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Activation of type B gamma-aminobutyric acid receptors in the intact mammalian spinal cord mimics the effects of reduced presynaptic Ca2+ influx.

By A Lev-Tov, D E Meyers and R E Burke


Intracellular recordings from mammalian spinal motoneurons in vivo show that the type B gamma-aminobutyric acid receptor agonist, L-(-)-baclofen, when administered systemically to pentobarbital-anesthetized or decerebrate unanesthetized cats decreases the amplitude of monosynaptic group Ia excitatory postsynaptic potentials (EPSPs), markedly increases tetanic and posttetanic potentiation, and reduces or abolishes synaptic depression during high-frequency synaptic activation and in the posttetanic period. These changes occur without detectable alteration in motoneuron input resistance, EPSP shape, or the invasion of action potentials into the intraspinal group Ia terminal arborizations. The baclofen-induced effects are qualitatively similar to those observed in more accessible synaptic systems when presynaptic Ca2+ influx and, concomitantly, transmitter release are reduced. Based on these and other recent findings regarding the mechanism of action of baclofen and the distribution of its receptors in the spinal cord, we suggest that L-(-)-baclofen modifies frequency modulation of Ia synaptic transmission by reducing presynaptic Ca2+ influx and the concomitant level of transmitter release from Ia afferent terminals. The drug appears to be a useful tool in studies of the ionic mechanisms that control the release of transmitter and its frequency modulation at inaccessible mammalian synapses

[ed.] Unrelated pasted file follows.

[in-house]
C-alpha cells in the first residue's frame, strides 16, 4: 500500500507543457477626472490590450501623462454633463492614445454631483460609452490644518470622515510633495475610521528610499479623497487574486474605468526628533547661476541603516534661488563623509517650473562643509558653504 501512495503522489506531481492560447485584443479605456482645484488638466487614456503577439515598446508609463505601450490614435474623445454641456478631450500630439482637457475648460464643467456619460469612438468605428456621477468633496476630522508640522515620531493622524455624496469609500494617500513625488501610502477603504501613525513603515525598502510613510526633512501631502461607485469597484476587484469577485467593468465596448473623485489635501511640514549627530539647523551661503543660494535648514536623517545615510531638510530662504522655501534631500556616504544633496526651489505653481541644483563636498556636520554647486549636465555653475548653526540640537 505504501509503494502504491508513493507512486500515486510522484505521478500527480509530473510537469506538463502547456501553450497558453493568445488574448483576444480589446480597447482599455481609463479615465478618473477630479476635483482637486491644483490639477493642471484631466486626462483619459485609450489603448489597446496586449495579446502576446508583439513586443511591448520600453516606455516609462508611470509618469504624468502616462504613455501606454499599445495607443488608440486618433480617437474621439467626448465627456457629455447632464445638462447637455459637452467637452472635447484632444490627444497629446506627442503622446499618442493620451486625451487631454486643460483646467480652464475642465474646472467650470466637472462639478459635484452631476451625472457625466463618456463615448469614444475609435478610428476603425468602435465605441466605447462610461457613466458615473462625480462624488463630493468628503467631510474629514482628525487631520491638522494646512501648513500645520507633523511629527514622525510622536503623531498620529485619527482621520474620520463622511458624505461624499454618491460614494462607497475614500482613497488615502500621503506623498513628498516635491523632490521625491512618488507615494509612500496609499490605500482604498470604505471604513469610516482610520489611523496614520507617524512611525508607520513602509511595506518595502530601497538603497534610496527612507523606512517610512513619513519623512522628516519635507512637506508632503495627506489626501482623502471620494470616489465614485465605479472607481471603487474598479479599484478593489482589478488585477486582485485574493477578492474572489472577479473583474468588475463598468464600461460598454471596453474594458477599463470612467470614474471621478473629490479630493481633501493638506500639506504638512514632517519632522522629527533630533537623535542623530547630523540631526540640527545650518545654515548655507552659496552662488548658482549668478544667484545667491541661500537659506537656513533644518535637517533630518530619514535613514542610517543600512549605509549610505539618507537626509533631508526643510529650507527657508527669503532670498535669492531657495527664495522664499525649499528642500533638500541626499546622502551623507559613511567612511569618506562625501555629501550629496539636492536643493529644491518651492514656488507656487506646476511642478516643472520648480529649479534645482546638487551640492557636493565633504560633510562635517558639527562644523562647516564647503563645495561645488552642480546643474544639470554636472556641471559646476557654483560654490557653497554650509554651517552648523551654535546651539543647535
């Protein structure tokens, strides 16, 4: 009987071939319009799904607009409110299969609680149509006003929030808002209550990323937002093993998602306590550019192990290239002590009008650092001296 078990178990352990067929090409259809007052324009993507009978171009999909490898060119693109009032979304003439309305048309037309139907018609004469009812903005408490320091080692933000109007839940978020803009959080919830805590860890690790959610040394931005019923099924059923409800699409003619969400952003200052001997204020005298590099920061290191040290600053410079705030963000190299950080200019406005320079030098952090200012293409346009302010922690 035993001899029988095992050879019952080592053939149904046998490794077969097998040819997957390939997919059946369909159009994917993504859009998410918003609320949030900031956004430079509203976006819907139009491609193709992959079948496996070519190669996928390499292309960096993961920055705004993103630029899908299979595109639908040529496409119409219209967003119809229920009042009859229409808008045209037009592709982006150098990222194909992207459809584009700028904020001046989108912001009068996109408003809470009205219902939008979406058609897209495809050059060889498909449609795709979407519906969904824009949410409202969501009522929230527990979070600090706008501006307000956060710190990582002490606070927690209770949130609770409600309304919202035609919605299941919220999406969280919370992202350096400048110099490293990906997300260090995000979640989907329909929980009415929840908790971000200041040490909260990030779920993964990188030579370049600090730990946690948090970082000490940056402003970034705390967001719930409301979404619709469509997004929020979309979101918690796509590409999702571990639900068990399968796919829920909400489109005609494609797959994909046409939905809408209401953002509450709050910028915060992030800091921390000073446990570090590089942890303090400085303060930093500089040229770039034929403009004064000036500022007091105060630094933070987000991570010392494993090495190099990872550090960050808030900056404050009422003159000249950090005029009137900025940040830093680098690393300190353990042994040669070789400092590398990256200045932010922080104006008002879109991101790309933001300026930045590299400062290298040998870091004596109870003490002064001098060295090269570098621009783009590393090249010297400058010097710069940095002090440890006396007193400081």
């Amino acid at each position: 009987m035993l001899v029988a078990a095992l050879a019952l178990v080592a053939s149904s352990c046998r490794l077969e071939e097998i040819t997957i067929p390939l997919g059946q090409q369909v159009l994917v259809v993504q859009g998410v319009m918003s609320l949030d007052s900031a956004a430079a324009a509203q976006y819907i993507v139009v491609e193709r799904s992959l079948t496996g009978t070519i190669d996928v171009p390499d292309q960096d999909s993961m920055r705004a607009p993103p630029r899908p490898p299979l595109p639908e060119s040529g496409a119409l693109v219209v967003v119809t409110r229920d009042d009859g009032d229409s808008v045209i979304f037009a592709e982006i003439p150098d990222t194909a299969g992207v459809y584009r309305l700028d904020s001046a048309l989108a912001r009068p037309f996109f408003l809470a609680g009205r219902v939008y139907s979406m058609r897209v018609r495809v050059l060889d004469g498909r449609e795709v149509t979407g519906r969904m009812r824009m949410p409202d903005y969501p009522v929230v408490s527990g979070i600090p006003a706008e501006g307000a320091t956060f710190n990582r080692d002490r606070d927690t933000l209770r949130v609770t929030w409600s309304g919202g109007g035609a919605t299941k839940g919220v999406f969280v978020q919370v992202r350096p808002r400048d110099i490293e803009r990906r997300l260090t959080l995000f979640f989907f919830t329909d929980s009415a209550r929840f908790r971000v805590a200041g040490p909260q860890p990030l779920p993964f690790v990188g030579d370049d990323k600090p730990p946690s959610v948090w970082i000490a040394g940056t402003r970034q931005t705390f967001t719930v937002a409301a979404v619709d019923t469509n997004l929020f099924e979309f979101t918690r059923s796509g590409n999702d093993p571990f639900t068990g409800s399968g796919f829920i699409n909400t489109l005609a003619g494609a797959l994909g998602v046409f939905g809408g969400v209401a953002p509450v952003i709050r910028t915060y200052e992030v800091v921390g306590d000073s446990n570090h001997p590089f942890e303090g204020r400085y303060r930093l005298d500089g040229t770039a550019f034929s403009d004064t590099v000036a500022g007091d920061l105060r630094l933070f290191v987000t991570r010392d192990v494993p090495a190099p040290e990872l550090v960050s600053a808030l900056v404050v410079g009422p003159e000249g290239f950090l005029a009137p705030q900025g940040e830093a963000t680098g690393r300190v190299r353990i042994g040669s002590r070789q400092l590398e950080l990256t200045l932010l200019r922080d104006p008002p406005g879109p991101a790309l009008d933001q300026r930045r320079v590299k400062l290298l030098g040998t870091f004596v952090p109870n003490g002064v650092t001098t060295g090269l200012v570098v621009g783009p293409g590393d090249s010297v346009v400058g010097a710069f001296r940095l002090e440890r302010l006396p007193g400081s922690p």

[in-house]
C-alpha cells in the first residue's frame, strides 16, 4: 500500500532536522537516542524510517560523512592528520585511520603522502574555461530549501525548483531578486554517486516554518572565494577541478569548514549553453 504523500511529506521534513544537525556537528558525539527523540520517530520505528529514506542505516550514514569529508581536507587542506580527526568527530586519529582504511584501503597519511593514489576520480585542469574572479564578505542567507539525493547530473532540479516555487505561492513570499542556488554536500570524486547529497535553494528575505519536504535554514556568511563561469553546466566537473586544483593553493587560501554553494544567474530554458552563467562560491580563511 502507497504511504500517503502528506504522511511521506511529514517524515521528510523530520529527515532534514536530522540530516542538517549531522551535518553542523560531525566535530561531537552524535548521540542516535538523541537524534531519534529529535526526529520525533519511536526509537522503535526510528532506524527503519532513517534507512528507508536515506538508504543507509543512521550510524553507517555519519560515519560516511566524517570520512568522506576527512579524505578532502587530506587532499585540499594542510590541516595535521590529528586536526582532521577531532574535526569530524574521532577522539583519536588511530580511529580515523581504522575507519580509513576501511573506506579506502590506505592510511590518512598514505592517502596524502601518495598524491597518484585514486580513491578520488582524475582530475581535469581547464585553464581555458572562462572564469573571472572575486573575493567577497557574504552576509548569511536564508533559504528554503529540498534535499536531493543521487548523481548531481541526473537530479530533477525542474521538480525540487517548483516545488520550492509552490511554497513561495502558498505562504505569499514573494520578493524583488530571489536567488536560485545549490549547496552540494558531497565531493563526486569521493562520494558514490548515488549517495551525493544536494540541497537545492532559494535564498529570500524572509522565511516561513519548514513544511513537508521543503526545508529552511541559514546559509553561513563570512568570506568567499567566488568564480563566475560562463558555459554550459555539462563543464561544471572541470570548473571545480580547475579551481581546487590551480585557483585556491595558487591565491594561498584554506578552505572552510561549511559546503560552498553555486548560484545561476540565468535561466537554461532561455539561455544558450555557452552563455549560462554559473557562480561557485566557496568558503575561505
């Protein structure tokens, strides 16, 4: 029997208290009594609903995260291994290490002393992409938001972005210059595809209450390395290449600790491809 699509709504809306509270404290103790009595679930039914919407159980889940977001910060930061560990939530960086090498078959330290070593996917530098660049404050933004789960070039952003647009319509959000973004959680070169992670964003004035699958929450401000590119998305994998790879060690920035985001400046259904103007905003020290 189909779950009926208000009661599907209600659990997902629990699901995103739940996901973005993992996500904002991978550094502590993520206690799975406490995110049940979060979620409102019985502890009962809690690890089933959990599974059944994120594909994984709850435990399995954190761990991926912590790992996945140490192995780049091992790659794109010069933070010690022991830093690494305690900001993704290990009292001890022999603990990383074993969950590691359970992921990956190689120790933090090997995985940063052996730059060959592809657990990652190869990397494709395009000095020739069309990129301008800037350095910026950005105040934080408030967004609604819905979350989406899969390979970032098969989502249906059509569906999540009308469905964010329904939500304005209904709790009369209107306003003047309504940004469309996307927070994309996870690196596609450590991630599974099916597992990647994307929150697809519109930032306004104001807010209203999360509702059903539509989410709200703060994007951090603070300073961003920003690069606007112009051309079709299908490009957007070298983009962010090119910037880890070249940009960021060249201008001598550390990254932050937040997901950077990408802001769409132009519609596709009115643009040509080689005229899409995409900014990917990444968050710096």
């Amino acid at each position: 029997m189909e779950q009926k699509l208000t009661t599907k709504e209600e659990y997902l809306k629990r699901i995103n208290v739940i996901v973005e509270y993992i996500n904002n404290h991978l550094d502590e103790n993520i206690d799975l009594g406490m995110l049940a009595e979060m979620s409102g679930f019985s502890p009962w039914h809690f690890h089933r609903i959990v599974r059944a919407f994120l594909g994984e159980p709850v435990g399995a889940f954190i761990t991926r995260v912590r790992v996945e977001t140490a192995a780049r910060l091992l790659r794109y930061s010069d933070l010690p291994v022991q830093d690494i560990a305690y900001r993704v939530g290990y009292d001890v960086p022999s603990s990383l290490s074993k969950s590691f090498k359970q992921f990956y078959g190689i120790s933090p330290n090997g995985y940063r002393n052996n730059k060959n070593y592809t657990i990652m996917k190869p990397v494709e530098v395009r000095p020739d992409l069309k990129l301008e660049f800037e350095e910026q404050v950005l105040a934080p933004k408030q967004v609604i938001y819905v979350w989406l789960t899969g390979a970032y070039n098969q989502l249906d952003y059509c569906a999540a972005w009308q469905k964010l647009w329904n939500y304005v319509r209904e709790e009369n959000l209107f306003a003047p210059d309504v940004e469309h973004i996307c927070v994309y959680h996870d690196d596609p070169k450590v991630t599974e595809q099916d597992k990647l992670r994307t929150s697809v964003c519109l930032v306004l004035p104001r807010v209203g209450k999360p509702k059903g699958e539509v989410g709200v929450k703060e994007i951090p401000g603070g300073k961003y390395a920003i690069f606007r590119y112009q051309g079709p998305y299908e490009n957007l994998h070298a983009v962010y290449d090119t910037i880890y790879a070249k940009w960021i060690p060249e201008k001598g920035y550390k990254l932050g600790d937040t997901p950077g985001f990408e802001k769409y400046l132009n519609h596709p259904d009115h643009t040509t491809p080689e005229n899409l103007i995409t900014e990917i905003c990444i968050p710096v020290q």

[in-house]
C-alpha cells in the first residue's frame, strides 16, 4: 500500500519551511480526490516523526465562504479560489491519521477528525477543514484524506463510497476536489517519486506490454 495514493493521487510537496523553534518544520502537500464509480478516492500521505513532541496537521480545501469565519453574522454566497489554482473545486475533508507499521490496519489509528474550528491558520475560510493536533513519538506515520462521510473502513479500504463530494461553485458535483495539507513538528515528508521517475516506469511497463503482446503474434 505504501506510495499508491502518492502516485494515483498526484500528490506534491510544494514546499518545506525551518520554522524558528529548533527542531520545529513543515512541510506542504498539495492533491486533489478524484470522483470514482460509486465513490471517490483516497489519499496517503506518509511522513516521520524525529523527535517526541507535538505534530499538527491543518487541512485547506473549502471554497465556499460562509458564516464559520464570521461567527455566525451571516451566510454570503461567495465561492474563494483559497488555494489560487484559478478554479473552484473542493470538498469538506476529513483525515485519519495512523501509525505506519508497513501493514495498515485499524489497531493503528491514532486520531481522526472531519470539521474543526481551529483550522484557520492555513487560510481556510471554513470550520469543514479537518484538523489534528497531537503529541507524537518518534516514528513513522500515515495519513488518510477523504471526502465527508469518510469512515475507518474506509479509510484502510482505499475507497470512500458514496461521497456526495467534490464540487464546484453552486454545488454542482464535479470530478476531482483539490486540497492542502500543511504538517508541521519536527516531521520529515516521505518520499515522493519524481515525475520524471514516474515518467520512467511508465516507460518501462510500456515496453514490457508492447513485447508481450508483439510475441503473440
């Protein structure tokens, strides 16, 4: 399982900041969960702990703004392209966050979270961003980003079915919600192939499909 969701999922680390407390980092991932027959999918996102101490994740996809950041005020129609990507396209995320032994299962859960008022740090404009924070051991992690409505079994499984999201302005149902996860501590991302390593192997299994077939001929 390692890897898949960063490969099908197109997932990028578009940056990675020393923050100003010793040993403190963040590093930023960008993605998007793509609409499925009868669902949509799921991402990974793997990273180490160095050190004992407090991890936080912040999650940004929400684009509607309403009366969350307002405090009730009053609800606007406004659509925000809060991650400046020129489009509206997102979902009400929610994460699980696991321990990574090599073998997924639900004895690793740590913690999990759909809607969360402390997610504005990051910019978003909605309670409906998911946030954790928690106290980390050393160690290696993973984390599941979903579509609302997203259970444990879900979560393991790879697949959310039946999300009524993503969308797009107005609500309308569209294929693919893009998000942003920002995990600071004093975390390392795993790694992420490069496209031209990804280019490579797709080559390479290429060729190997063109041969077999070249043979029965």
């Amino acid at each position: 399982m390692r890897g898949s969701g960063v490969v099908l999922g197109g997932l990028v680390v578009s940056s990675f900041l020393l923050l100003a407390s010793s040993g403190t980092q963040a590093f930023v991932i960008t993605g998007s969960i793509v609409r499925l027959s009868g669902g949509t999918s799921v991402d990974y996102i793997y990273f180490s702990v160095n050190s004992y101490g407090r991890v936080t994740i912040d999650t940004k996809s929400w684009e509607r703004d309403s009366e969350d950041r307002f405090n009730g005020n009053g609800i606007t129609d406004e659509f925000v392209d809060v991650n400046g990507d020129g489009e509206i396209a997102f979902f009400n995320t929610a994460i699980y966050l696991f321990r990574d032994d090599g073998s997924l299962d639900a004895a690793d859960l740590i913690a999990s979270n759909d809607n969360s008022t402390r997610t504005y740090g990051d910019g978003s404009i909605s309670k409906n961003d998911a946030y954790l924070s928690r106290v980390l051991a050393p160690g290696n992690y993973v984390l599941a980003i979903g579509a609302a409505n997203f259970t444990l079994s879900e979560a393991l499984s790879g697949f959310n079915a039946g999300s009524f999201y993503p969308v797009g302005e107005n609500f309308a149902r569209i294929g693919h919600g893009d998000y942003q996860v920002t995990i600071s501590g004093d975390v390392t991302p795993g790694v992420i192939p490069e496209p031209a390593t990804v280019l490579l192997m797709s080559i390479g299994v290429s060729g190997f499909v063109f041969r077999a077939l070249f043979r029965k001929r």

Topics: Research Article
Year: 1988
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Provided by: PubMed Central
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